By CP Staff
By Olivia LaVecchia
By Chris Parker
By Jesse Marx
By John Baichtal
By Olivia LaVecchia
By Jesse Marx
By Olivia LaVecchia
Being a collection of notes on the art and science of sleeplessness, with a helpful sidebar on the commercial attractions of the night.
It is 3:20 a.m. at the intersection of Hiawatha and Lake in Minneapolis, and there he is, stumbling around in a pair of '70s vintage moon boots, one of the classic characters of the urban night: the Karate Kicker. After, say, two in the morning in every city in the Western world there is always a guy all alone on a street corner somewhere, howling and karate kicking at some private antagonist. I pull up to the stop light--the first red light I've run into since Lake and Hennepin--and roll down the passenger-side window.
"I've got everything," it sounds like the guy is muttering, in between the grunts and yowls.
Or perhaps it is this: "I'll get everything." I've seen this character all over the world--in Oslo, Omaha, Paris, Boston, and even in the morning streets of my hometown in Minnesota. In the shitty neighborhood where I once lived for a short time in Orlando, Florida, it seemed every corner and every 7-11 parking lot had its own Karate Kicker, shit-faced, sleepless, and fiercely vigilant.
Despite the screwy language of time, the sleepless understand that it is never truly morning until the sun rises and the newspaper comes up the sidewalk. The hours after midnight are always, unmistakably, night, and the night crawls along in a muddled and surreal procession of moments, each of them accompanied by the folding numbers of the clock on the bedstand: 2:37, 3:12, 3:48, 4:19, 4:40, 5:04. The night becomes an extended variation on the theme of turning over: thoughts, memories, images, the tossing physical agony of sleeplessness. Insomnia progresses along the lines of serious drinking. You get better and better at it, and then, gradually, you get worse and worse, until you'd give anything for a few large, slow brain waves, for a few hours of hard-charging REM sleep, for a few dirty dreams, but there isn't anything you can give. You can't sleep, and--like the spiny anteater, the duck-billed platypus, and very, very few other mammals--you can't dream.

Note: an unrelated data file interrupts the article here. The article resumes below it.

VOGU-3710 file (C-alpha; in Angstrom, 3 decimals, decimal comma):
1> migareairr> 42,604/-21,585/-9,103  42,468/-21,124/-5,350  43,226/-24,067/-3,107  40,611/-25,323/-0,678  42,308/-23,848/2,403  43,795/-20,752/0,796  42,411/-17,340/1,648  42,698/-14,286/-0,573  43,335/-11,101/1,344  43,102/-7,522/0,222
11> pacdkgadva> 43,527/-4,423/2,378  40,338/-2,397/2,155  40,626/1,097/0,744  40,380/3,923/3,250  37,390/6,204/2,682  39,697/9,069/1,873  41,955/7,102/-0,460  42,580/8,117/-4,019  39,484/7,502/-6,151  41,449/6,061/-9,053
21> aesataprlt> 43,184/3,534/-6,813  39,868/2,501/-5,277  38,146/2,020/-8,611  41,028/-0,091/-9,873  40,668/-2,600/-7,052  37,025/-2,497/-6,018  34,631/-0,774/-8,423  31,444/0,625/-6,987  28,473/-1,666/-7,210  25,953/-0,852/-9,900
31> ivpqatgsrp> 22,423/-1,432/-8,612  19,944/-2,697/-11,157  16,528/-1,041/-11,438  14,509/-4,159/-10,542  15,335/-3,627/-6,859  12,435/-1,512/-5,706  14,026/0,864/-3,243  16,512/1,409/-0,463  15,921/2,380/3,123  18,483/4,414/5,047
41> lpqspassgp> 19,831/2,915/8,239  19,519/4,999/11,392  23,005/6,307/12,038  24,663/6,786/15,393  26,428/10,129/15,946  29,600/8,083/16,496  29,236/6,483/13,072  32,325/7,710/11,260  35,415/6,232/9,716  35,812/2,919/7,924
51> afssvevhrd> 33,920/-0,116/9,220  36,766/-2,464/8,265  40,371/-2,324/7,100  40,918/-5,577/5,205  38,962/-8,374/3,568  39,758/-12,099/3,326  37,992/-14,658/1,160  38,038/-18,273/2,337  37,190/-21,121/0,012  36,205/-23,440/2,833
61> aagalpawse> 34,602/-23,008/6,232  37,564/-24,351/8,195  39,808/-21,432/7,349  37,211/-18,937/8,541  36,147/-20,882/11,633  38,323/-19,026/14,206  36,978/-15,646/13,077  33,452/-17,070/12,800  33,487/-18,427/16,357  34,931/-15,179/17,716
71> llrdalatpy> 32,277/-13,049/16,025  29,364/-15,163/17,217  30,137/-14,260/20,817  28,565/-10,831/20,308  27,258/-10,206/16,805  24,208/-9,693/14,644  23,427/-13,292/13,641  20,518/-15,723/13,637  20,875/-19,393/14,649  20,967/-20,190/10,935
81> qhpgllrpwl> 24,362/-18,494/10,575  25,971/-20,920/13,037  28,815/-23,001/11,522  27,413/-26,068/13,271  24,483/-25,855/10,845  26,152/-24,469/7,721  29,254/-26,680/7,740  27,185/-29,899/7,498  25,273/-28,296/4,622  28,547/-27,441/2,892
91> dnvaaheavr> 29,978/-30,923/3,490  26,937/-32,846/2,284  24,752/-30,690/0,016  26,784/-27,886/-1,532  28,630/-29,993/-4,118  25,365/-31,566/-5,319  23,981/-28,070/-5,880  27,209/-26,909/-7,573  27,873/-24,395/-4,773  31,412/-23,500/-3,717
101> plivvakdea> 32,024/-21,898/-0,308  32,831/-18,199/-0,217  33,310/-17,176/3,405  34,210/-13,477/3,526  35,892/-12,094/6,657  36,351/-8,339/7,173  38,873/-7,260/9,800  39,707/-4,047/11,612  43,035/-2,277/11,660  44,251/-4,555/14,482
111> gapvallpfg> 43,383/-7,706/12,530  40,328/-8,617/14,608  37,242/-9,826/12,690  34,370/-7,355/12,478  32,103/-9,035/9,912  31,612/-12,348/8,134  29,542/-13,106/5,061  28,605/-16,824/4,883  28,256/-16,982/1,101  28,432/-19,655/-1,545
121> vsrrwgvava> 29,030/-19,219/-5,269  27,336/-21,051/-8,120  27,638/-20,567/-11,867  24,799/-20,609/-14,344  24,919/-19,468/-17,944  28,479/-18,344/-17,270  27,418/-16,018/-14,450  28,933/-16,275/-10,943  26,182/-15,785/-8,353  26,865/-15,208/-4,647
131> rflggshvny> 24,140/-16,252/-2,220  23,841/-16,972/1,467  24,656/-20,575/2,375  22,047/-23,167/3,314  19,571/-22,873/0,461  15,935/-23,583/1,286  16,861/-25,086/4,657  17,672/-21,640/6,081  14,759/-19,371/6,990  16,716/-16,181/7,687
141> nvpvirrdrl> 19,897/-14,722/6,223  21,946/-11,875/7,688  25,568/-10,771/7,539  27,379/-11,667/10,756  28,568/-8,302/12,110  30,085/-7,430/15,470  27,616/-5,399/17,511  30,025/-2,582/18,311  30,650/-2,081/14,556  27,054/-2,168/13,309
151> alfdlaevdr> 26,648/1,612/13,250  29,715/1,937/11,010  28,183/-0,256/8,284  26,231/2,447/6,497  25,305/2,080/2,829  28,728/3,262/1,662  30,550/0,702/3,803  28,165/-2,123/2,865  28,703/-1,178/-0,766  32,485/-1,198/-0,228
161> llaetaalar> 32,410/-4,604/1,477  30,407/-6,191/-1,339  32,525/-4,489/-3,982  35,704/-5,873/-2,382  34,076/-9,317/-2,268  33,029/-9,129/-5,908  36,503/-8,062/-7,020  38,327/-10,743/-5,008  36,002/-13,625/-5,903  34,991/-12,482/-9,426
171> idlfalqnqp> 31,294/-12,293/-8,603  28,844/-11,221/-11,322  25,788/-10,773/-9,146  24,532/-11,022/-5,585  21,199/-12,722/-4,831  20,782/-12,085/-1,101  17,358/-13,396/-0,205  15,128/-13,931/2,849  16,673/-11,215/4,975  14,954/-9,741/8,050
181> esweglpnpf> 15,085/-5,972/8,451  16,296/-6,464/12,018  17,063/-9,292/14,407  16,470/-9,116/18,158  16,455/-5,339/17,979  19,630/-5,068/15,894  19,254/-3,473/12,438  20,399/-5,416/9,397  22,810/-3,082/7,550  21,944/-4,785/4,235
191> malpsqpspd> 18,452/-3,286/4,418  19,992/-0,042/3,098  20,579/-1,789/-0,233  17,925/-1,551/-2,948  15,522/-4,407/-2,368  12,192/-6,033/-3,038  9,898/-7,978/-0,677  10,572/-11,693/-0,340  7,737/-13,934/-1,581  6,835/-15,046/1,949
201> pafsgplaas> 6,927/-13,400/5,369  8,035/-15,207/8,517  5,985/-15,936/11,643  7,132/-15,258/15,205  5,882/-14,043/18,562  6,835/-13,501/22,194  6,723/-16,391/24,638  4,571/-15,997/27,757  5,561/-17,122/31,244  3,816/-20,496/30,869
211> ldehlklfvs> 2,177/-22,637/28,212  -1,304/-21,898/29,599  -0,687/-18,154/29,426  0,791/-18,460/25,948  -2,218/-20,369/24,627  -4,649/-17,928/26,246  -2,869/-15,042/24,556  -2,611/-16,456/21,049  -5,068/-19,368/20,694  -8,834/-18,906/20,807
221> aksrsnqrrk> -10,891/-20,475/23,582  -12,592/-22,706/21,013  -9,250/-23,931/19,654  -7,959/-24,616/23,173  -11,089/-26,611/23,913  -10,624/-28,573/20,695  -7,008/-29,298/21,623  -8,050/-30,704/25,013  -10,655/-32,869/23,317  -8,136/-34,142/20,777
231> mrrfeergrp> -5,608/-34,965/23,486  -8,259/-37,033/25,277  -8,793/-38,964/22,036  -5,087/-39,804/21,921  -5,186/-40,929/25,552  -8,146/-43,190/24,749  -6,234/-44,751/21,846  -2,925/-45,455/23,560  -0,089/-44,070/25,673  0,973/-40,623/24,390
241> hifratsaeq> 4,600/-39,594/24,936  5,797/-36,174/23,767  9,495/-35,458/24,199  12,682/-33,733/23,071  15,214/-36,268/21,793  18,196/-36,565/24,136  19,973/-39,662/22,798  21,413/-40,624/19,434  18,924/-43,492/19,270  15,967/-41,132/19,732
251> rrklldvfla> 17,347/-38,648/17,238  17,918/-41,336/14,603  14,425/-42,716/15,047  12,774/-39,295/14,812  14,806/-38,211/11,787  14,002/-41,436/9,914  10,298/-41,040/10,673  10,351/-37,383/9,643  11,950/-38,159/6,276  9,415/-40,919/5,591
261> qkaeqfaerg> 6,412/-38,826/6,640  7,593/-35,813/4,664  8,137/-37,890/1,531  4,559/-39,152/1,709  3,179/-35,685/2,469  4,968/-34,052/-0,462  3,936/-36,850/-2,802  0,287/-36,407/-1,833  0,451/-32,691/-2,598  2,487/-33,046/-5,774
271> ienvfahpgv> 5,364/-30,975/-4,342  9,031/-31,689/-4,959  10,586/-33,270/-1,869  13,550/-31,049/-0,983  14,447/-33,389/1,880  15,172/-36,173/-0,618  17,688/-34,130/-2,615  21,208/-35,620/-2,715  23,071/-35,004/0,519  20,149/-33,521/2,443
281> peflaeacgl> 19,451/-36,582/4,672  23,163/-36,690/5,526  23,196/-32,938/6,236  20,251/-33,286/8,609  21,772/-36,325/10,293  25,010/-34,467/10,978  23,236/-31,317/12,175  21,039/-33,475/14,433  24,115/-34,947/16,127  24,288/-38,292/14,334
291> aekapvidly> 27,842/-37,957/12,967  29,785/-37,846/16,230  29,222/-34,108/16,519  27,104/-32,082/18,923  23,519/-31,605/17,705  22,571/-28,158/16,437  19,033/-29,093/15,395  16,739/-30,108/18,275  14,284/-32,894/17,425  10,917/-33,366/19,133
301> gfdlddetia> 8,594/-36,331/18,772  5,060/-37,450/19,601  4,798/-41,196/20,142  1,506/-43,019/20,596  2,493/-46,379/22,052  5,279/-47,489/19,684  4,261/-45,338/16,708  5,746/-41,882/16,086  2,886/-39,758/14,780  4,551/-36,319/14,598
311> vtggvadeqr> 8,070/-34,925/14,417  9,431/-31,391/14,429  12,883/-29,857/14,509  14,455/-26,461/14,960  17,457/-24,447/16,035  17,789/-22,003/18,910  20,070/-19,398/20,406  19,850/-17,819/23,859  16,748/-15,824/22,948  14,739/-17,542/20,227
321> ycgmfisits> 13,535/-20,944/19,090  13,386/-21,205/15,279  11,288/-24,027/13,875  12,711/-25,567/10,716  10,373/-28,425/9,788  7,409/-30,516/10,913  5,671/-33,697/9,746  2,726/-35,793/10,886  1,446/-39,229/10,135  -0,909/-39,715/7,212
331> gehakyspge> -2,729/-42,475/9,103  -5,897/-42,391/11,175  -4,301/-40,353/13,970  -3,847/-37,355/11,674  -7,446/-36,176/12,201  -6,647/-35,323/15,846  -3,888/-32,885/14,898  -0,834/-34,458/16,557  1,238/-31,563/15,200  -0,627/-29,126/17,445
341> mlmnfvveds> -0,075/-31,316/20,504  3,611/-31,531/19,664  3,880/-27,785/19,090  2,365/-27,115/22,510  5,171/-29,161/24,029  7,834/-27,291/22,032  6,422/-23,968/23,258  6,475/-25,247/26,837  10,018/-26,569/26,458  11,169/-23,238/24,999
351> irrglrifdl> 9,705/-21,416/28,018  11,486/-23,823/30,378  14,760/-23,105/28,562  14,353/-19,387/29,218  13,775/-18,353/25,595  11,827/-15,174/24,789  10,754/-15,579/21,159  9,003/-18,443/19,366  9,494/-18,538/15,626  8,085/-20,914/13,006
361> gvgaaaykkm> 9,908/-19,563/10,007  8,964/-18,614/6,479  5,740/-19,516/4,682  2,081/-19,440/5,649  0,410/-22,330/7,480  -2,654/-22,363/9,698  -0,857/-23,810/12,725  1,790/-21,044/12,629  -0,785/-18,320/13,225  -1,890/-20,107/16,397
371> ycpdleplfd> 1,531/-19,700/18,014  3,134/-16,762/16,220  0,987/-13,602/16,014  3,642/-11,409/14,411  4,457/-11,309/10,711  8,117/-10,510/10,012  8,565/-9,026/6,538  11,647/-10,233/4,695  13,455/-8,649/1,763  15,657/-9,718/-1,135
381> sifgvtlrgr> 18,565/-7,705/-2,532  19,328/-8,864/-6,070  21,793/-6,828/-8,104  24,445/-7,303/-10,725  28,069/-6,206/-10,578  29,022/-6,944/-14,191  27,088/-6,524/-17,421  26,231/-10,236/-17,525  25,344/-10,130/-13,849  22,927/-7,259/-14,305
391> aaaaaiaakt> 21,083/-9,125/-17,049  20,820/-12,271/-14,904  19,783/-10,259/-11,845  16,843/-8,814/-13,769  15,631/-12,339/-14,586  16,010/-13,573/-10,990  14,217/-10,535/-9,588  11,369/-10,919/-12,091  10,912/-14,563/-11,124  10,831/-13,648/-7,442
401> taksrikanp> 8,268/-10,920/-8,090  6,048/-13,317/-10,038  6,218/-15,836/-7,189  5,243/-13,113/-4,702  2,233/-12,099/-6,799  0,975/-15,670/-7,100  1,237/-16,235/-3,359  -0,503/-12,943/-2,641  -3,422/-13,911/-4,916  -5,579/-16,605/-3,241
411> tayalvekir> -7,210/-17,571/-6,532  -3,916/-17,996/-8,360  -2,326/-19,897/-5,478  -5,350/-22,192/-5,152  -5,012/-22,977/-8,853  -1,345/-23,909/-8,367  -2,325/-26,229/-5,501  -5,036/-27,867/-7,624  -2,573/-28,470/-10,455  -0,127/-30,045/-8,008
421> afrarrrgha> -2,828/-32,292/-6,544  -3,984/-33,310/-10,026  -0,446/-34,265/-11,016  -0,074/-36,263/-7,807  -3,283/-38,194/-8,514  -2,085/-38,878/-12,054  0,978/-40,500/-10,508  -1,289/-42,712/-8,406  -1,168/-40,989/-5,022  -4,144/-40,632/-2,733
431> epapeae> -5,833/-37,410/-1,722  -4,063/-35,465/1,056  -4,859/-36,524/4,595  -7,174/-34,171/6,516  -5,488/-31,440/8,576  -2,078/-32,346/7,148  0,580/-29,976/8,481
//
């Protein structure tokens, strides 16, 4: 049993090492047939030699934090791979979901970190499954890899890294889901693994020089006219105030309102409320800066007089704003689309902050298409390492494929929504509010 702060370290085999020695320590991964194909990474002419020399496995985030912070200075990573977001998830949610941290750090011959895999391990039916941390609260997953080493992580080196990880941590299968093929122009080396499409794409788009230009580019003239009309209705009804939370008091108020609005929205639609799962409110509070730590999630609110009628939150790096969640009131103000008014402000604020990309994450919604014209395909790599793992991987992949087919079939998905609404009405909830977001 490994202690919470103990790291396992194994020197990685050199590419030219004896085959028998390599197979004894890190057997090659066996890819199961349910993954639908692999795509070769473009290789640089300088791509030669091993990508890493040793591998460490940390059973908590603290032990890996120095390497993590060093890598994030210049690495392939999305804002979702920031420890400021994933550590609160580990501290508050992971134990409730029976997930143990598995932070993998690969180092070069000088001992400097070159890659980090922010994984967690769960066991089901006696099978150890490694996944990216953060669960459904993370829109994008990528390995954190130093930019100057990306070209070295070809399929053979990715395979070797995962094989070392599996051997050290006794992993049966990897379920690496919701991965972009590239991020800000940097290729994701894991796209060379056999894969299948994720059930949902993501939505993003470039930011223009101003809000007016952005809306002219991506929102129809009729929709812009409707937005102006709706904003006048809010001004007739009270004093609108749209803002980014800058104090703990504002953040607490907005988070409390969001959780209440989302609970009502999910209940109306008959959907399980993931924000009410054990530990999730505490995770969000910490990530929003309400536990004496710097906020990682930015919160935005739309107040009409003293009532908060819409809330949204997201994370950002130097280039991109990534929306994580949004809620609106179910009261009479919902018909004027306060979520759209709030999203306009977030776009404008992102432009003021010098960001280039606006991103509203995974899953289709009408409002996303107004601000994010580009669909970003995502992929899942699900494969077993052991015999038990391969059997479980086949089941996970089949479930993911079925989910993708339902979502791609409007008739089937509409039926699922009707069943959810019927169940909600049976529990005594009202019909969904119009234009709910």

Chronic insomnia reduces the mind to the body's Vegas (and Vegas, incidentally, is a place I steadfastly refuse to visit), a place where consciousness is literally incessant. Your mind becomes a whirlpool roiling with odd words, phrases, or images, circling wildly and then disappearing below the surface. One recent night the phrase "too melon tasting" kept pacing back and forth in my head, aggravated by the fact that I couldn't quite place it. Then--voilà: Around Christmas I had seen an elderly couple tasting free samples in a liquor store. "Too melon tasting," had been the old gal's assessment of a particular drink.